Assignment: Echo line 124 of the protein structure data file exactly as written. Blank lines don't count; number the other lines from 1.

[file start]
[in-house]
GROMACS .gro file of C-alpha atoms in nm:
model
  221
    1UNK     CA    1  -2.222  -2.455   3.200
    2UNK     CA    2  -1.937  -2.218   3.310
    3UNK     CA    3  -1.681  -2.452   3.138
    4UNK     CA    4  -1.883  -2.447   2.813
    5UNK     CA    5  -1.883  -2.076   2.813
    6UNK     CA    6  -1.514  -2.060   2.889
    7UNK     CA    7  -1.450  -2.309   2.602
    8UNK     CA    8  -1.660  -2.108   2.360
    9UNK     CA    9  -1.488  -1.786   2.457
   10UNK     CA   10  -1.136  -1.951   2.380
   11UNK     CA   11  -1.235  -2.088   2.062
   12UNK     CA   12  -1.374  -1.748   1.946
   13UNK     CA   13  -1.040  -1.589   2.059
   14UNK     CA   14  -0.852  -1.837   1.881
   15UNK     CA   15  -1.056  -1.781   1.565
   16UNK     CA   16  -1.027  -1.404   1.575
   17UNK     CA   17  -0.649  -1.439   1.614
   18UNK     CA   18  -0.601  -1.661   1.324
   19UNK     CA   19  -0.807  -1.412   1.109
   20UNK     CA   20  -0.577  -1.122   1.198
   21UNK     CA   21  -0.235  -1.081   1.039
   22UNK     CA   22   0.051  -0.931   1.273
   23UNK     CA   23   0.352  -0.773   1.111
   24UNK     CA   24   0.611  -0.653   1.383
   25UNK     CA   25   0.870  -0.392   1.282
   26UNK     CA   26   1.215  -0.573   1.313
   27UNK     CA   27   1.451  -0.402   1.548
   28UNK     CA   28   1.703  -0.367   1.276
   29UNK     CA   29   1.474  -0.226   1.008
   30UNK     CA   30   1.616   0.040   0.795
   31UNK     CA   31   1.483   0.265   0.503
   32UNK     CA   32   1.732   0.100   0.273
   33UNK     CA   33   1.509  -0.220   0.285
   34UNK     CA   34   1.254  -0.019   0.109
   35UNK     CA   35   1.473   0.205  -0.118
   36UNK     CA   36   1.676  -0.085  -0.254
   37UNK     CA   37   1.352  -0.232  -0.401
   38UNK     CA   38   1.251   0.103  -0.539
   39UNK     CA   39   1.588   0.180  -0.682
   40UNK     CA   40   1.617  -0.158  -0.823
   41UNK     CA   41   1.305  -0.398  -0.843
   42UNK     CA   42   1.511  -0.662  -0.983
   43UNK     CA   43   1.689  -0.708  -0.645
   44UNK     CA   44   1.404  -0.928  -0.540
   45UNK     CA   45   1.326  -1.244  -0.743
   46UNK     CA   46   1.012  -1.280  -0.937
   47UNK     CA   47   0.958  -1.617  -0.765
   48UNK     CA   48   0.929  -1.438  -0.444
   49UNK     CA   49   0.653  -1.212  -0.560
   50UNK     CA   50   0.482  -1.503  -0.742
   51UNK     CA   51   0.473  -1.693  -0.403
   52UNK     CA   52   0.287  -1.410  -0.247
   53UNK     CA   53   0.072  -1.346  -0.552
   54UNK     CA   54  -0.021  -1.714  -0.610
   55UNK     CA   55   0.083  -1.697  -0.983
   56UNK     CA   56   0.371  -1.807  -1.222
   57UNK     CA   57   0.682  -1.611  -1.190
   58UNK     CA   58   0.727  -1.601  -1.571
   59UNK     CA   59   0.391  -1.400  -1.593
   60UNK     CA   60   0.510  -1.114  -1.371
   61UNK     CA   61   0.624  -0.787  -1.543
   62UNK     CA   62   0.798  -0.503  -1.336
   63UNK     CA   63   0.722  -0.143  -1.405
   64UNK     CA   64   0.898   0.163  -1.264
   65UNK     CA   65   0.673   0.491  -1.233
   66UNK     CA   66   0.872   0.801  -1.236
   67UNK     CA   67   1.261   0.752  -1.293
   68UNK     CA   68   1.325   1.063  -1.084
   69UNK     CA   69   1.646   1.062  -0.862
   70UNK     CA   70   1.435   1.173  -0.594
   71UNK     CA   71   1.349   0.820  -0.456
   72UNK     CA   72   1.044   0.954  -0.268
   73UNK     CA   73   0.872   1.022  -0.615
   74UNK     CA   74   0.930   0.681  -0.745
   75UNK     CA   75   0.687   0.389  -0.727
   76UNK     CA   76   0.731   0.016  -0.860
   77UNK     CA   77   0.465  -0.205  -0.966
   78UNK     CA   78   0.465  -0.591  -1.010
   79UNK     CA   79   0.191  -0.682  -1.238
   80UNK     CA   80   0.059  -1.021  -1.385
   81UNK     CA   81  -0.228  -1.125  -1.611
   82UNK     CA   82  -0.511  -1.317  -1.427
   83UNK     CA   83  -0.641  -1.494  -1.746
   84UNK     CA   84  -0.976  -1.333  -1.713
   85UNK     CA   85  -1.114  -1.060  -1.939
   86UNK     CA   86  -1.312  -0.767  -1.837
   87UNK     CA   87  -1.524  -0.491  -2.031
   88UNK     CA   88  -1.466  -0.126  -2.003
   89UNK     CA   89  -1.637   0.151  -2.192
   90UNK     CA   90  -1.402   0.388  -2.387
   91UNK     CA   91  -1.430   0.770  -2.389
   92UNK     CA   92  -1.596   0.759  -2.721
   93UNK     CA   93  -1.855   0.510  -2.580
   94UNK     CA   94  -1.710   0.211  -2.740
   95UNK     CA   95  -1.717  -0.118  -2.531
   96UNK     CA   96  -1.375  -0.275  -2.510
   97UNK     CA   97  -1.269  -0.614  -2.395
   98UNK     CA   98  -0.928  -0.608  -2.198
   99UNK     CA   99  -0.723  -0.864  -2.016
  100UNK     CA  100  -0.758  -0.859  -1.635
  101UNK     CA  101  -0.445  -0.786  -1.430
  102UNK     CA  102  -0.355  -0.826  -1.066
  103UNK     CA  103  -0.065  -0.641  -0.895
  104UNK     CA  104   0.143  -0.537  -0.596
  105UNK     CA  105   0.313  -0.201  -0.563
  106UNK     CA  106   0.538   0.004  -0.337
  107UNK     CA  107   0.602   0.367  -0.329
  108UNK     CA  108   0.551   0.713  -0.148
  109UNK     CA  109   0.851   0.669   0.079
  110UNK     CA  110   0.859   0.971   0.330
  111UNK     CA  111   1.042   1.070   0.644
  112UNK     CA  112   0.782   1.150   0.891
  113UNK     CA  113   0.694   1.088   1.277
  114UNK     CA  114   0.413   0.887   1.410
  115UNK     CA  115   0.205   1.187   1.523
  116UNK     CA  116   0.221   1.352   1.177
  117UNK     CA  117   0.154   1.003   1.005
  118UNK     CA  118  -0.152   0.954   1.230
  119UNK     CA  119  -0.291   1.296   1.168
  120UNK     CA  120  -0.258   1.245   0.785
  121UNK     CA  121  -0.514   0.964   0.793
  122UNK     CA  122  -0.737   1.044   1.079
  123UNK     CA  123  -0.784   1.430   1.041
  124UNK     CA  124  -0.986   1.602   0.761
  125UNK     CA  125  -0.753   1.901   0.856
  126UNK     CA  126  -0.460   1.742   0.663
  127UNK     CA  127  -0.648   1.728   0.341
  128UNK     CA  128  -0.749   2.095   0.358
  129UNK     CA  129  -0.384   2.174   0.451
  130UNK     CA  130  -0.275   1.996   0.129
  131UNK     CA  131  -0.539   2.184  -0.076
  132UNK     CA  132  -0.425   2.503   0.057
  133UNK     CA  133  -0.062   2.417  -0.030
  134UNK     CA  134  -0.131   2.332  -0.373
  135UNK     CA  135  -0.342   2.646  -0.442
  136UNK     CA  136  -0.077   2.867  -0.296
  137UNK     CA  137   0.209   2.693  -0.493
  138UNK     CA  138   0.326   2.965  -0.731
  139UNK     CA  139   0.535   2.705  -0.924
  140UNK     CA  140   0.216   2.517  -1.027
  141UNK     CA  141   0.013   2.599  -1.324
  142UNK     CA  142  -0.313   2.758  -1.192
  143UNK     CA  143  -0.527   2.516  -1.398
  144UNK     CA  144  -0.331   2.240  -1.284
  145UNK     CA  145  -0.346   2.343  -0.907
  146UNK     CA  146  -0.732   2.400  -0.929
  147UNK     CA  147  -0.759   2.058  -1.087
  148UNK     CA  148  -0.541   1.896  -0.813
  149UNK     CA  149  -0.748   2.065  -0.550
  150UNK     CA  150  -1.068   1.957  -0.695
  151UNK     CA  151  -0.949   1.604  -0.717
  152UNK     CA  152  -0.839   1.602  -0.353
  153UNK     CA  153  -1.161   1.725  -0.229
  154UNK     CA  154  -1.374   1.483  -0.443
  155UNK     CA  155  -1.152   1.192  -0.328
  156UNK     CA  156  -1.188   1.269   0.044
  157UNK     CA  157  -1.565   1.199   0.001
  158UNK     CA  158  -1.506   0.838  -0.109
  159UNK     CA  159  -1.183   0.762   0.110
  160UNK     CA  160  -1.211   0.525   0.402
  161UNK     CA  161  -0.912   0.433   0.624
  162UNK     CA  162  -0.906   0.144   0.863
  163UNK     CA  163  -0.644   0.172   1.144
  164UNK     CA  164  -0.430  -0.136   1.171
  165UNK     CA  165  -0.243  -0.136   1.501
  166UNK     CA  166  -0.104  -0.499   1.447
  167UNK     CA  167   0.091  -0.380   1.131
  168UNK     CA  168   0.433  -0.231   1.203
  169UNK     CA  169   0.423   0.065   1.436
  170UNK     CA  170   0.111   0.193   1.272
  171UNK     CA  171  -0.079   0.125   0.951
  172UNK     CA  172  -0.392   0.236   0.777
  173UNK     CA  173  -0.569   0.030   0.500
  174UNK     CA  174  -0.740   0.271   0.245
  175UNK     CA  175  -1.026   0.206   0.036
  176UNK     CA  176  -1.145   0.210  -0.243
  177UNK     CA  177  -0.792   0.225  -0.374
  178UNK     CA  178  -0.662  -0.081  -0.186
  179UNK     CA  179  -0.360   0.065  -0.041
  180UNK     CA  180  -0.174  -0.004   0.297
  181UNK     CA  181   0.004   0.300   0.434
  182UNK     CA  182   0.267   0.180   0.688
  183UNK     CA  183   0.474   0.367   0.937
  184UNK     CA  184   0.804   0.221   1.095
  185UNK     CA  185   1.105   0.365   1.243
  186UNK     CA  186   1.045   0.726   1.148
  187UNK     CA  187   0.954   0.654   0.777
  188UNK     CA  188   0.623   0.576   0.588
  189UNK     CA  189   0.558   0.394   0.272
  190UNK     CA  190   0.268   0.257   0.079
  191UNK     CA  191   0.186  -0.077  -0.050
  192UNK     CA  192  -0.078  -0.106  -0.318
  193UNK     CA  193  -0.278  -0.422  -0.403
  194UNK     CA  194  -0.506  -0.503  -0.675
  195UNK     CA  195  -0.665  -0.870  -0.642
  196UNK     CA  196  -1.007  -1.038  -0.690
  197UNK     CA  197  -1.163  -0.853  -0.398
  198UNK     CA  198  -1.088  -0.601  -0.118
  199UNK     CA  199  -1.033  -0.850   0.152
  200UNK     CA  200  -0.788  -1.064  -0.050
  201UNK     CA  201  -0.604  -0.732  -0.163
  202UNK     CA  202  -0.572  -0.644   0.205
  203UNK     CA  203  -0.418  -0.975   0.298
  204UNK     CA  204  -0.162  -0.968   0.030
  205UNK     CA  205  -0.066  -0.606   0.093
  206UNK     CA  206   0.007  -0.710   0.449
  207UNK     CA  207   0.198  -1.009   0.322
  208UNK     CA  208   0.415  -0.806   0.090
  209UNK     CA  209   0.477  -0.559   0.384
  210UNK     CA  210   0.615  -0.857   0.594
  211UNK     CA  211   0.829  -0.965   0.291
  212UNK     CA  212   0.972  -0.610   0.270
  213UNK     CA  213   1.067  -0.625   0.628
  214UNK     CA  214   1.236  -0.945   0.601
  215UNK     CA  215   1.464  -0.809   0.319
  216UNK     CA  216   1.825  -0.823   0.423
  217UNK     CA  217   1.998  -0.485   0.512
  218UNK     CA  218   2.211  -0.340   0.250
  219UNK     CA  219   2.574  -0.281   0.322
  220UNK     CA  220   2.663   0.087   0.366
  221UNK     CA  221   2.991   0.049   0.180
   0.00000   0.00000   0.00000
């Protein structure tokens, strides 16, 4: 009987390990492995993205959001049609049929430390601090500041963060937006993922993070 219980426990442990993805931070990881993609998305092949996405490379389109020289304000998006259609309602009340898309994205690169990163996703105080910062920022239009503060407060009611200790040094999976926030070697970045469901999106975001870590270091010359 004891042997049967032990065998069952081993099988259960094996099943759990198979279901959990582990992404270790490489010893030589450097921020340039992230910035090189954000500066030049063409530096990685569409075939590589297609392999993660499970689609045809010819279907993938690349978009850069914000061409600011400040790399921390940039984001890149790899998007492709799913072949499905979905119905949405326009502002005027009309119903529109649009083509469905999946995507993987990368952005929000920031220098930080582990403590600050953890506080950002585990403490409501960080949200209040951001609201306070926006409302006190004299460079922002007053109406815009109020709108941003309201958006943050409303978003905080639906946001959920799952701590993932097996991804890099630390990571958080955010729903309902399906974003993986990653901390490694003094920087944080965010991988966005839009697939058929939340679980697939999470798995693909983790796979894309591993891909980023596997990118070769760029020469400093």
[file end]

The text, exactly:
  120UNK     CA  120  -0.258   1.245   0.785